A question that spans biology is how metabolic pathways combine to generate the robust and efficient physiology of a living cell. In this project, investigators will probe the physiology of a cell by treating the cell as a complex system, and using tools that include generation of mathematical models of the metabolic system in question, testing of these models with genetic/biochemical analysis, and quantify the metabolites that make up the system. Together, results from each of these areas will inform the other and provide new understanding of the complex interplay of metabolic pathways that lead to the robustness of living systems. Student and postdoctoral personnel involved in this project will be trained at the interface of biology, chemistry, biotechnology, mathematics, and computation. Thus in addition to scientific insights, the work proposed will contribute to the development of critically needed human resources. The PI is further committed to human resource development with a strategy to increase the participation of Puerto Rican students in the research enterprise at the University of Georgia.

The proposed work is a collaboration between a microbial physiologist and and a systems biologist with expertise in metabolic modeling; and an expert in metabolomics and synthetic chemistry. This interdisciplinary project builds the initial collaboration to address a common question: How should one optimally represent the metabolic network of a cell in a succinct, quantitative way that is reliable and predictive, and that can be experimentally confirmed? The specific experimental system is are the purine/histidine/thiamine biosynthetic pathways, which are amenable to precise manipulations and can be used to test a wide array of predictions generated by metabolomic and modeling approaches. This feature of the project will allow the team to establish a "proof of principle" that it is possible to capture all pertinent features of a metabolic system with sufficient granularity to claim that the system is "understood". A convincing proof of this nature has not been provided thus far, but is critically needed in the field of metabolomics. From the modeling perspective, the chosen bacterial system provides a means to generate extensive data from a single system that can be used to refine and train a sequence of models in ways that are not possible with large-scale networks, which depend on data from diverse sources and are intrinsically of variable quality. This multidisciplinary approach will generate new knowledge and advance the approaches needed to quantitatively measure and model metabolism from sets of experimental data. It will also advance the development of tools and techniques that are transferrable to studies of metabolism in all kingdoms of life.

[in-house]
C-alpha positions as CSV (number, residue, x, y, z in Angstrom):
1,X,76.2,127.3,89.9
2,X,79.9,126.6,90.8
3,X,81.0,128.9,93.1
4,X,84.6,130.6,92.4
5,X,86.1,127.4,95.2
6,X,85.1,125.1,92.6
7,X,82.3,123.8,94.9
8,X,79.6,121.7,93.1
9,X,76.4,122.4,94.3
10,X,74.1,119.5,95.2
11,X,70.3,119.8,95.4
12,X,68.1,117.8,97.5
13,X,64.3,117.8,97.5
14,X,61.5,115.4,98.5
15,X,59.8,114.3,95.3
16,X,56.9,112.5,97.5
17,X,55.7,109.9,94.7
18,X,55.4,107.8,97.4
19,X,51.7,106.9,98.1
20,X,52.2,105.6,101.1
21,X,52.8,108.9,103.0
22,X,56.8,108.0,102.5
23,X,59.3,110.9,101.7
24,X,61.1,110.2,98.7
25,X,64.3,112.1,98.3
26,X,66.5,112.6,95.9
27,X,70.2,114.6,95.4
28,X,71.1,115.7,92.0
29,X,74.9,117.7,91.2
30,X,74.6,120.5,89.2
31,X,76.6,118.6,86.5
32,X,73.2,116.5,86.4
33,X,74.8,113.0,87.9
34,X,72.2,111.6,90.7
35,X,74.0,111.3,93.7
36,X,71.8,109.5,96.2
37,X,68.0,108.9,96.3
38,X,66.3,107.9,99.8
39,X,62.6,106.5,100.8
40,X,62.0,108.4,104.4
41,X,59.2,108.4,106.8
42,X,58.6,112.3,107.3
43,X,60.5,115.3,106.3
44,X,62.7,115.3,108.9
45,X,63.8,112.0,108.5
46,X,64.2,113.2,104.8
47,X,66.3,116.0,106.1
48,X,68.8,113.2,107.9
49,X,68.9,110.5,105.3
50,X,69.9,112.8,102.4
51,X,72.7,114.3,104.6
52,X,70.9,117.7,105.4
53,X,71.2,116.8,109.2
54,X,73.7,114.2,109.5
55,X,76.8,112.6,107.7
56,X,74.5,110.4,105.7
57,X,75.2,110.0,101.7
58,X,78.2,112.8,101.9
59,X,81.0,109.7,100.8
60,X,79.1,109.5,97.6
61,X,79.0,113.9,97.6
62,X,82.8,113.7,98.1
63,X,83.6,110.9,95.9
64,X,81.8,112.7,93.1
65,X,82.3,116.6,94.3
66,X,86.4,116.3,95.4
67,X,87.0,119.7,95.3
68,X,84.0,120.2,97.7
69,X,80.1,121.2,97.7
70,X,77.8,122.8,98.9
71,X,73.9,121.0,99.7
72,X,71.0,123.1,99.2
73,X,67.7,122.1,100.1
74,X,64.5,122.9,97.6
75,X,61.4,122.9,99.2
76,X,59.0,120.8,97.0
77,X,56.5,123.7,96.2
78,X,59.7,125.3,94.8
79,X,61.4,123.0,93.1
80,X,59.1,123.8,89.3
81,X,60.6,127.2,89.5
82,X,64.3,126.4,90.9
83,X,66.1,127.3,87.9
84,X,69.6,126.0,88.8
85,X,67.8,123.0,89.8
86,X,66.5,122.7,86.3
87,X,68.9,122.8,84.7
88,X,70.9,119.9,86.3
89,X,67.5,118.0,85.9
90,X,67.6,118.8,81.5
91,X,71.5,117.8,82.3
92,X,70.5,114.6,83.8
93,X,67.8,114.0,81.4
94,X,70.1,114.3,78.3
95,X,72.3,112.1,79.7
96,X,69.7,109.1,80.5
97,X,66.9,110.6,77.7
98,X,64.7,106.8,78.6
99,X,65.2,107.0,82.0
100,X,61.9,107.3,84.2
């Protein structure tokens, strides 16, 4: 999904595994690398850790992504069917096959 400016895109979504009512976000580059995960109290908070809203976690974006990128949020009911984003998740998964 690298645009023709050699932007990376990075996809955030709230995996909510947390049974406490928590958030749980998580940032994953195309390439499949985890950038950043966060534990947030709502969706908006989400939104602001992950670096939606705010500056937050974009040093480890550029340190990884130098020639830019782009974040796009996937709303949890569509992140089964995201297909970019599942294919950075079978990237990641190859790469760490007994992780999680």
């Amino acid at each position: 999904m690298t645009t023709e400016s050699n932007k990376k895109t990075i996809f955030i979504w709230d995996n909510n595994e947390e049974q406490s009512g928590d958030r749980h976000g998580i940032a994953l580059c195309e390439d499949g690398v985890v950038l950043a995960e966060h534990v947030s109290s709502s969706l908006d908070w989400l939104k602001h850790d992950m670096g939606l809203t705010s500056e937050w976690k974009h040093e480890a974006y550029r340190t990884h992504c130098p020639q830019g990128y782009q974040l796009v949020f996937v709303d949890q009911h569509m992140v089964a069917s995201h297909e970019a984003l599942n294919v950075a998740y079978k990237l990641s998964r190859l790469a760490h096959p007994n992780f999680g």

National Science Foundation (NSF)
Division of Molecular and Cellular Biosciences (MCB)
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David Rockcliffe
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University of Georgia
United States
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